Yankees Bobby Brown Dies At 96
Chose To Be A Great Doctor, Over Being A Great Baseball Player
Bobby Brown (Oct. 24, 1924- March 25, 2021) the golden boy Yankee star whose brief career in pinstripes bridged two star-studded Yankee eras, died Thursday March 25 in Fort Worth, TX.
After batting .341 in 148 games at Newark in his only minor league season, Brown was a late September 1946 call-up to the Yankees, playing in only seven games for the big club that year. In this brief stint, Brown made quite an impression with his sure fielding and batting .333 by going 8 for 24.
There’s probably few players more qualified than Red Sox superstar Ted Williams to point out a rival’s strengths .
After playing the Yankees, Ted Williams honed in on how good Brown and another Yankees call-up, Yogi Berra were. In the September 26, Boston Daily Globe Williams wrote:
“Of the new Yankee players I’ve seen the last couple of days, the one who has impressed me the most as a bright prospect, is Bobby Brown, the shortstop. And I’ve seen quite a few of their new players: pitchers Al Lyons and Karl Drews, catcher Larry Berra whom the call “The Yogi,” and he has the facial appearance to fit the name; third baseman Joe Bockman and outfielder Frank Coleman.
Berra is a little man who seems to be all muscles. He looks like he can hit a ball a long way if he connects. The others didn’t show too much, except for Brown. He looks the part of a ballplayer. I thought so when I first saw him in uniform before he even made a play or hit a ball.
The thing I liked best about Brown is that he will make the right play all the time. He showed me something in two games I haven’t seen all season. Twice he came up with a hard hit ball and threw out one of our runners trying to make third from second base. That is one of the most difficult plays for a shortstop to make and he did it twice in as many games as though he had been doing it all his life,
Bobby has a swell pair of hands. He can run well. Up at bat he reminds me of Red Rolfe. I think he hits at a ball the way the Yankee coach and old third baseman did. He takes a sharp cut at the ball.”
Bobby Brown played alongside the 1930s-40s era Yankee greats; Joe DiMaggio, Charlie Keller, Tommy Henrich and Phil Rizzuto. As those stars retired or cut back their playing time a new crop of stars developed along with Brown, playing under Casey Stengel including Yogi Berra, Whitey Ford, Mickey Mantle, Billy Martin and Jerry Coleman.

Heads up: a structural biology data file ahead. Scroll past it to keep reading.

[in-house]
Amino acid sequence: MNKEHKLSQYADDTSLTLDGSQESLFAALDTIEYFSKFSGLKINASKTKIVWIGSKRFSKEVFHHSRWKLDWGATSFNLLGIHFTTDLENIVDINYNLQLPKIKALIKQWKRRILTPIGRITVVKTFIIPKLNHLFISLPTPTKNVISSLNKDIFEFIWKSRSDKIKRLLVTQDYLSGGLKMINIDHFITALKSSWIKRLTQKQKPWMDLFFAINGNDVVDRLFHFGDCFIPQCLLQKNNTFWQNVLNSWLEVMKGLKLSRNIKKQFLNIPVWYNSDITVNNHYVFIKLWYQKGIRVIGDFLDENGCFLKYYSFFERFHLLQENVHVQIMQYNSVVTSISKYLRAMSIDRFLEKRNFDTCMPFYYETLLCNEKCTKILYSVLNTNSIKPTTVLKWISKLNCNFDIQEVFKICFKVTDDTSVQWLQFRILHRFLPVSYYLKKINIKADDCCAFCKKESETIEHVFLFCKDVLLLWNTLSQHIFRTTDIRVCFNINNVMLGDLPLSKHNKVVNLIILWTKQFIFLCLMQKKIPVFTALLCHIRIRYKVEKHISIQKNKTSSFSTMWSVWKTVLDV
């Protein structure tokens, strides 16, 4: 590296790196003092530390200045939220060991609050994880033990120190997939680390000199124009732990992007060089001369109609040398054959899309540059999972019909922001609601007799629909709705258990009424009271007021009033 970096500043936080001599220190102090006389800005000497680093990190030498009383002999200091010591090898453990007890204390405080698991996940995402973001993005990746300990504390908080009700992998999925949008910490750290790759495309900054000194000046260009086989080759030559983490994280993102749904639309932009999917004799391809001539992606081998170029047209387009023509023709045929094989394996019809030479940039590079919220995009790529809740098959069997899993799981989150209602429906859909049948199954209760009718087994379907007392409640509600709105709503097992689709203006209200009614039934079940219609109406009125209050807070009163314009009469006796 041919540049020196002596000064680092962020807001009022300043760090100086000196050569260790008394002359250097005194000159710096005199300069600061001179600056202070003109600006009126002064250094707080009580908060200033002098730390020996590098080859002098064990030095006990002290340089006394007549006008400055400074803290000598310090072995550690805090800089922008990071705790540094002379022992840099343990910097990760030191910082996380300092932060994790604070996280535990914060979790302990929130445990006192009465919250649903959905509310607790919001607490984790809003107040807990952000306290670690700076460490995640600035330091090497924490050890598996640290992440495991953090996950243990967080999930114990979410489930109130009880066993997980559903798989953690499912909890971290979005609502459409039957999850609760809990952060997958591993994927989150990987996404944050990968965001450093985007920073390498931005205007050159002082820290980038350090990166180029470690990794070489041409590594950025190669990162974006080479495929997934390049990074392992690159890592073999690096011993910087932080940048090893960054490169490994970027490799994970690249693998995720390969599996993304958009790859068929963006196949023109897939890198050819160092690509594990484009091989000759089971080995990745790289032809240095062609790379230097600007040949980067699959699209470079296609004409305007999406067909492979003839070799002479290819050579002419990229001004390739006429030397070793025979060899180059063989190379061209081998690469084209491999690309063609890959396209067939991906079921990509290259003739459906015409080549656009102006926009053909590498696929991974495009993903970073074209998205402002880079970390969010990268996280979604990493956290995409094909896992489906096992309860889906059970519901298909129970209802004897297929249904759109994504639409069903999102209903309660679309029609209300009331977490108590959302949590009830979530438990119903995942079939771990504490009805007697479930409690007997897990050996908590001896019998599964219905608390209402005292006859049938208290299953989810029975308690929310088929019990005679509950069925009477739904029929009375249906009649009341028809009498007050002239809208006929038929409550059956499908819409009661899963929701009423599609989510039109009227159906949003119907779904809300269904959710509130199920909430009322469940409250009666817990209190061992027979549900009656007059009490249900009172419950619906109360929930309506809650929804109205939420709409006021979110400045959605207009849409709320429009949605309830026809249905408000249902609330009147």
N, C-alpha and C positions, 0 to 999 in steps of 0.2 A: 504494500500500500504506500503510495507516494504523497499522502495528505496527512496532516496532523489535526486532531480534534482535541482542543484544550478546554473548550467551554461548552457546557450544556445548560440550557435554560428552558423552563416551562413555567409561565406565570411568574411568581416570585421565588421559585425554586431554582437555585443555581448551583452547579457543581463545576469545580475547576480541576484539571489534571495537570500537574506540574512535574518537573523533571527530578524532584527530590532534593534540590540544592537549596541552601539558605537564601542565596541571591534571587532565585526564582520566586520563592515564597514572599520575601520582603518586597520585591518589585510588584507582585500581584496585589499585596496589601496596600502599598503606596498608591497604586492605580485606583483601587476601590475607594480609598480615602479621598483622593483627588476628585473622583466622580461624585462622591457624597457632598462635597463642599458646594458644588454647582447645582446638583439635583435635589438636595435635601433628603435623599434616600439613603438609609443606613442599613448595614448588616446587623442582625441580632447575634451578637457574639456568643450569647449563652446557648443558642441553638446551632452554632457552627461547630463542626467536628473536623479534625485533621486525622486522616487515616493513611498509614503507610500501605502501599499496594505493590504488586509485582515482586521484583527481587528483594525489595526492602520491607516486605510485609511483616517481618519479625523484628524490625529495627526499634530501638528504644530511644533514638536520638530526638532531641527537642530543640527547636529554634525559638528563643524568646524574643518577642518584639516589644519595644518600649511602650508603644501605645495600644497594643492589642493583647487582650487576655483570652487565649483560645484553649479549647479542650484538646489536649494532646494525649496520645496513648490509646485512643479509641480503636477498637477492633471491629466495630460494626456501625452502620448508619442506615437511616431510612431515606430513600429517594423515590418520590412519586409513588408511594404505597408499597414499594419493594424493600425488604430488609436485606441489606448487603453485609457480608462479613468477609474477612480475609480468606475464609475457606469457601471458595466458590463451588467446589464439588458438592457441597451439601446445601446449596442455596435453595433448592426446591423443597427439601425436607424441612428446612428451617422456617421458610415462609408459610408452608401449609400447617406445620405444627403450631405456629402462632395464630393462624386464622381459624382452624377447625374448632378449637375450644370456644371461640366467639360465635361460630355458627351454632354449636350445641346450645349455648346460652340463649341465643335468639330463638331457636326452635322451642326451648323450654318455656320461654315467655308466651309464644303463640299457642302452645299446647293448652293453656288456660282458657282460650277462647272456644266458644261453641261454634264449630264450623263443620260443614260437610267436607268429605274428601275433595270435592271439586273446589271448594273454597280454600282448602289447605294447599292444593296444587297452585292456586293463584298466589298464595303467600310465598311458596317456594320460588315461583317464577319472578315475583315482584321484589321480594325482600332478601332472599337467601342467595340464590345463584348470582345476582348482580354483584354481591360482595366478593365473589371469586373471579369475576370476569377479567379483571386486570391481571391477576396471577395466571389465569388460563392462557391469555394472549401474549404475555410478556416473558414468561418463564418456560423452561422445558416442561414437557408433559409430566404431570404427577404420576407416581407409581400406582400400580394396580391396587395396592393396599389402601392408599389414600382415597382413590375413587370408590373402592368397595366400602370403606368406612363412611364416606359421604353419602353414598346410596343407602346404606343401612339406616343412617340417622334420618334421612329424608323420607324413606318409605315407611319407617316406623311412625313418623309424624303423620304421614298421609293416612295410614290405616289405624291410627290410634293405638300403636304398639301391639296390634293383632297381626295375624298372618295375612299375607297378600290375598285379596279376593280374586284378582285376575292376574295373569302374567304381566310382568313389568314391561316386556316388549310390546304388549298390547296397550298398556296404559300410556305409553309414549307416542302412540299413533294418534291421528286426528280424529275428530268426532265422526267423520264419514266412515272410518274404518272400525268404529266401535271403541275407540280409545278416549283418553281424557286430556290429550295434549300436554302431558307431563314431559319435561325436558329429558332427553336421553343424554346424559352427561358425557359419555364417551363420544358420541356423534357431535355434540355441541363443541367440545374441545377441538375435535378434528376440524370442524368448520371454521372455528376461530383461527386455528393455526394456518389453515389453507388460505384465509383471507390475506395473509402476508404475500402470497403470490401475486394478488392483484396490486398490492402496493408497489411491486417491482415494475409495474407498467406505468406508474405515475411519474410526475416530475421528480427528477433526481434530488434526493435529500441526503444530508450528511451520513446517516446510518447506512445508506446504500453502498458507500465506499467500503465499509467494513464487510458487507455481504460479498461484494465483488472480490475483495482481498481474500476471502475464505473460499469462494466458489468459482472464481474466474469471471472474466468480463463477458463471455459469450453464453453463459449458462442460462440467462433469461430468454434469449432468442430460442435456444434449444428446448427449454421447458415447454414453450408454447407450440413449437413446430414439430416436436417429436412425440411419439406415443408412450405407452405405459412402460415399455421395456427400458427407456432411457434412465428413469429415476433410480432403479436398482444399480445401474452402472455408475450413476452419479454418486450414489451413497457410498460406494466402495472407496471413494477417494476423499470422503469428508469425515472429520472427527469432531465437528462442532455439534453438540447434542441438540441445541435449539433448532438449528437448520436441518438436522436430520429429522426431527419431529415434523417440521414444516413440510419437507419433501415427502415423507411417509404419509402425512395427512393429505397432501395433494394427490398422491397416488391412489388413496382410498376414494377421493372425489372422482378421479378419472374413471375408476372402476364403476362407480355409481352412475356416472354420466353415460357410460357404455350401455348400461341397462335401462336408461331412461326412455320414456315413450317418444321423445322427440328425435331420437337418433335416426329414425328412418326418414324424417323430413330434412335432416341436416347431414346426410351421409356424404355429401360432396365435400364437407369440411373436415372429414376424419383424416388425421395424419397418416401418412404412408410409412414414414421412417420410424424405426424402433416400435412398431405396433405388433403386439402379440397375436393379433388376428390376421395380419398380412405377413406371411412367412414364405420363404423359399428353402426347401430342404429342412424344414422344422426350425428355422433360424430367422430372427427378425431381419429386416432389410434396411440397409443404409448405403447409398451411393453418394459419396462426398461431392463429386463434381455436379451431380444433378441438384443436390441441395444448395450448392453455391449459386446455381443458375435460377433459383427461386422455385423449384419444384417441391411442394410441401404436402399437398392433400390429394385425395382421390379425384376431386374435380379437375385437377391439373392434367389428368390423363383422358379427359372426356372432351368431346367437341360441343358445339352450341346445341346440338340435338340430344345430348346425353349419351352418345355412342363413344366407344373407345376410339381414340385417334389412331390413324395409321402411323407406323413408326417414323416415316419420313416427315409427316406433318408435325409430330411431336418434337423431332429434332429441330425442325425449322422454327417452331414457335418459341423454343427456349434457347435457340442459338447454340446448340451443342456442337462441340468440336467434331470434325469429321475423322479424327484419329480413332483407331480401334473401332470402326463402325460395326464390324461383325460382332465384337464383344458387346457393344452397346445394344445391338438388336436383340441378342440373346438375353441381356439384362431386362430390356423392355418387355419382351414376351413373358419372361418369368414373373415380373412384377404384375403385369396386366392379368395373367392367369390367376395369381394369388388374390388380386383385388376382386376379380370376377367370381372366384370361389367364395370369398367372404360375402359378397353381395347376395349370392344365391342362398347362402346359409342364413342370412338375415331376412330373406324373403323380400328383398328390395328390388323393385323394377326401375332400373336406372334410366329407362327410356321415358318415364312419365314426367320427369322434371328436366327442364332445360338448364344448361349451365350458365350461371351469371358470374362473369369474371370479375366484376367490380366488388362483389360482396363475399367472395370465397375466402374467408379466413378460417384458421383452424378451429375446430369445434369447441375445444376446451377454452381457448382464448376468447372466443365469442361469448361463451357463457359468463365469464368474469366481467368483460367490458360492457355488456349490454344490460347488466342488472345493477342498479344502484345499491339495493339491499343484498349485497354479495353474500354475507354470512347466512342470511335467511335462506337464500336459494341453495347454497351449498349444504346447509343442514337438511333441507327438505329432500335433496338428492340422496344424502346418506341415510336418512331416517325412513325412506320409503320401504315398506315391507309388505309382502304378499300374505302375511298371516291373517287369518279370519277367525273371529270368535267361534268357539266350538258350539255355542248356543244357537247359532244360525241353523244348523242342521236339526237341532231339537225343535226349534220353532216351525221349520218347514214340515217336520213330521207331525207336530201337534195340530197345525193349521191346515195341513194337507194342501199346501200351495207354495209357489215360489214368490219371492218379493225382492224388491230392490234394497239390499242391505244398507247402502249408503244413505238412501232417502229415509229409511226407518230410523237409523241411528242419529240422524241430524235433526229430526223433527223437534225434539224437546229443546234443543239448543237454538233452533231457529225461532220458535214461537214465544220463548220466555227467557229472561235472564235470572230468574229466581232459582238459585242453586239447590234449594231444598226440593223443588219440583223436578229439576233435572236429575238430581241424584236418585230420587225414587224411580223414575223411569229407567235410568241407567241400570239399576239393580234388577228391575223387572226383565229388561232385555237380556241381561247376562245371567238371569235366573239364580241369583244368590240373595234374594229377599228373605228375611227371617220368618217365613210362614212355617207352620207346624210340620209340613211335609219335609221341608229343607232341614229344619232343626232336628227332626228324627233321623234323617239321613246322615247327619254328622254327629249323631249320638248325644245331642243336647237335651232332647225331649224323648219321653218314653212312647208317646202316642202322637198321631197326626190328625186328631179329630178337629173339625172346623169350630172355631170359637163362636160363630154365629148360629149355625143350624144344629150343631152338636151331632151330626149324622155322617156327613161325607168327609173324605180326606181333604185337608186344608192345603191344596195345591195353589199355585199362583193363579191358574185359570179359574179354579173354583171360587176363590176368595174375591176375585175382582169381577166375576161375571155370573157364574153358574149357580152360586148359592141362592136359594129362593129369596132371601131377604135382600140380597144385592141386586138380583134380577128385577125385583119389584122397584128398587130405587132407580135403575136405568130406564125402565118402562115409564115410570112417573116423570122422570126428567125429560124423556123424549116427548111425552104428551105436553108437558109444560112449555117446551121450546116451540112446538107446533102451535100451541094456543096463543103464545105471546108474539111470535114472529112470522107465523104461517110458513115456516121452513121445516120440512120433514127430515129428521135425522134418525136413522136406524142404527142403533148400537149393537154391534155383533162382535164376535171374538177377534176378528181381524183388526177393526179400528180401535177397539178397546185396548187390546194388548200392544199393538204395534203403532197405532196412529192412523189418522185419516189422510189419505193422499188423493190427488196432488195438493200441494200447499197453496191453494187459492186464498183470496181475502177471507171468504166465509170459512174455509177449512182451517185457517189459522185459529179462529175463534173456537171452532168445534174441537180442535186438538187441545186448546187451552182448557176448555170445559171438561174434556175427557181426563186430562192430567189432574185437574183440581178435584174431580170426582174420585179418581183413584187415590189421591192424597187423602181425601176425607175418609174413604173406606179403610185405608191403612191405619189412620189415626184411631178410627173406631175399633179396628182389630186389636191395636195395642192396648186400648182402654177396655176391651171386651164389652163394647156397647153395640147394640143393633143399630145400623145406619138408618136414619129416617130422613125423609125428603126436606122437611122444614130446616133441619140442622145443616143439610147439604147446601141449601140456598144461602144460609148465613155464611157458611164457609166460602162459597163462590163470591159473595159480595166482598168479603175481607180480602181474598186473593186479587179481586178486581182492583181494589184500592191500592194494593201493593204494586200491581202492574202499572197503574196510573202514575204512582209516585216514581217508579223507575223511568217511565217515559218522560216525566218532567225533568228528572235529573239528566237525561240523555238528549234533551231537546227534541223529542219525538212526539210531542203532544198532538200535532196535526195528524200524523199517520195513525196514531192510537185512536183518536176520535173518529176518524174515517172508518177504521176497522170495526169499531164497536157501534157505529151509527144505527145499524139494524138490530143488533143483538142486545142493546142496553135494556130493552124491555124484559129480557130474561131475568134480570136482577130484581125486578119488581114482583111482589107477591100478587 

Before signing, Brown was pursued by virtually every major league team. The Stanford graduate was signed by the New York Yankees in December 1945 while he was studying medicine at Tulane University. Brown knew that one day he would become a doctor and baseball would take a back seat to medicine.
Newspapers kept quoting different amounts, and Yankee General Manager Larry McPhail paid anywhere from $35,000 -$50,000 to get the twenty-two year-old multi-talented player. Brown not only excelled in baseball, but was great at football, basketball and swimming. The Yankees it turned out did not even offer the most money for Brown. As Brown’s father wryly commented, “the kid’s had a Yankee uniform on since he was 13.”
Brown continued his medical studies while playing professional baseball for the Yankees, receiving his medical degree in 1950.
During his abbreviated eight year playing career, Brown hit .279 with a .367 on base percentage.
But it was the World Series where Brown elevated his team. He was a member of four world championship teams, playing in 17 games with 18 hits in 41 at bats for a .439 career average and a .500 OBP. That is the record for highest World Series batting average for any player with 35 or more at bats.
Brown had received a Silver Star in World War II and served his country again in Korea, missing all but 29 games of the 1952 season and the entire 1953 season. By 1954 Brown decided to hang up his spikes and devote his life to fulfilling his Hippocratic oath. Brown became a full-time cardiologist in 1958 working out of Fort Worth.
Brown decided to return to baseball, when he was offered the presidency of the American League in 1984. He held the job until stepping down August 1, 1994.
When Brown was about to become the American League president, he was asked by The New York Times if he ever wondered what kind of a player he would have been if he had pursued baseball full time.
He replied, “I ask it daily.”
Bobby Brown the baseball player will probably never be in the Baseball Hall of Fame. But I’m positive there are thousands of former patents and their families who are eternally grateful Brown chose medicine over the baseball diamond,
In the scheme of living, is hitting a home run in the major leagues or winning a World Series more meaningful than saving someone’s life? Only a handful of people could answer that through experience. Dr. Bobby Brown was a special man who knew the answer.